Lessons from the Breakfast Buffet

This week, as our honeymoon wound to its sad conclusion, my husband and I had a discussion about what we learned about each other on this trip. He confided, with deep concern, that he had learned I eat breakfast like a dog. “I knew it, but I didn’t really know [it].” He said. “Now I see.”

He was not being offensive, he assured me. Rather, he was simply making a physiological assessment that my breakfast eating practices are most akin to those of the canine species. Dogs, of course, eat until they get sick.

He’s right, of course.

But, to be fair, it’s not really my fault. You see, all these lovely Asian countries (well, really all countries in the world that are not the USA), specialize in free breakfasts as a part of one’s hotel costs. Sometimes, these are buffets. Even when these aren’t buffets, I have found, you are allowed to order multiple entrees and multiple beverages. You also are allowed to tell your spouse to do the same, thereby potentially quadrupling the number of breakfast entrees you can taste. When given such plenty, it’s hard for me to say no, and after most hotel breakfasts you can find me in bed, moaning.

Watching me at a breakfast buffet, for a husband, is apparently a simultaneously pitying and terrifying experience.

For example, yesterday at the Ritz Carlton’s $40 breakfast, I managed to savor the following items:

Miso soup, fried egg, omelette with ham and cheese, brown bread (3 pieces), brie cheese, unidentifiable cheese, pancake with strawberries and whipped cream, tea with milk and sugar (3 cups), guava juice (2 cups), orange juice (1 cup), yogurt, cantaloupe, watermelon, potsticker (1), blueberry muffin, marmalade, dried apricots, porridge.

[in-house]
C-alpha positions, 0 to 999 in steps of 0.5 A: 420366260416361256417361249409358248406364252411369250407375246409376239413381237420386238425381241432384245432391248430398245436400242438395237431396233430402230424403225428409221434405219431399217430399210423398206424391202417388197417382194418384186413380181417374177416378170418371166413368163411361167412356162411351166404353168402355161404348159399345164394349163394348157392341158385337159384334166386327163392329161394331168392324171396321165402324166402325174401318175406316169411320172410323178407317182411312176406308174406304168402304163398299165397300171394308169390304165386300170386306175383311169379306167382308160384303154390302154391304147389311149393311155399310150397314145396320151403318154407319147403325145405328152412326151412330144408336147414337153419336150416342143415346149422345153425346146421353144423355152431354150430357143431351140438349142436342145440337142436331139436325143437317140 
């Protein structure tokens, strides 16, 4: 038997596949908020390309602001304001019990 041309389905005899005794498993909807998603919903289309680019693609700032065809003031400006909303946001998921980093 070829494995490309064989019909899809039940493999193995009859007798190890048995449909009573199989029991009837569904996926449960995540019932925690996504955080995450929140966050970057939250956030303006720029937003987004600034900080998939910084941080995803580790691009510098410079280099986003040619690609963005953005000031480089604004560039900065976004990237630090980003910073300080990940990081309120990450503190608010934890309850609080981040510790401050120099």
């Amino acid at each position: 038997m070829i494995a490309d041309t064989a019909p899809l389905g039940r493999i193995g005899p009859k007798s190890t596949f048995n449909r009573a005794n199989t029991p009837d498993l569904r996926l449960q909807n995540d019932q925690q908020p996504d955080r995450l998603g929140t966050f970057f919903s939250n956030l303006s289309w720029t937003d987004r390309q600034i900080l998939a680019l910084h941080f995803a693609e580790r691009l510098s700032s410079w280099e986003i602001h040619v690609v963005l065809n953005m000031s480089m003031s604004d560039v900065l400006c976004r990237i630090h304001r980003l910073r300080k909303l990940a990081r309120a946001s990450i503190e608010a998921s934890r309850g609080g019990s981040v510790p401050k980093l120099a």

Now I do not eat large amounts of any of these items, by any means, but with the numbers of items being tasted so high, there is bound to be sickness involved. But let’s not forget the joy. In the list of 20 items I put on my plate(s) at a typical breakfast buffet, I am never quite sure which will prove the most delectable. It’s hit or miss, I know, and so I make sure to get a lot of balls in the air. Yesterday, the brown bread and brie left me heading back for more.

Similarly (and this is the part of the post where I nebulously attempt to connect this commentary on breakfast to somewhat larger life-related lesson), conferences are a bit the same way. I speak at and attend many a conference, and many of these events are new to me, meaning I know little of what to expect.  Yesterday, I was reminded of how you never know when you’ll hit the jackpot, and why.

After my presentation at Social Media World Forum yesterday in Singapore, I led a truly delightful panel with some of the most interesting folks I’ve chatted with in a while. Smart, passionate, professional, internationals from MTV, Unicef, Oxfam and Habitat for Humanity had me truly enthralled, and I hardly minded the late hour and the departing audience members. Many, many thanks to Ruici Tio, Taipida Moodhitapron, Jim Yarbrough, and Geoffrey Keele. If I remembered your Twitter handles, I would hug you on that medium as well right now.

The only thing better than our panel was our wonderful hour of conversing beforehand on all those things I like to talk about: development, Iraq, books, North Korea, international universities in Thailand for Kenyan teens, Panama, digital media, journalism, fundraising, Operation Smile, international flight routings, and the like.

Had I not been inexplicably missing the first 5 slides of my powerpoint, and had I not tasted the potsticker at breakfast, it would have been just a perfect day.

Hit or miss, you see.

 

 

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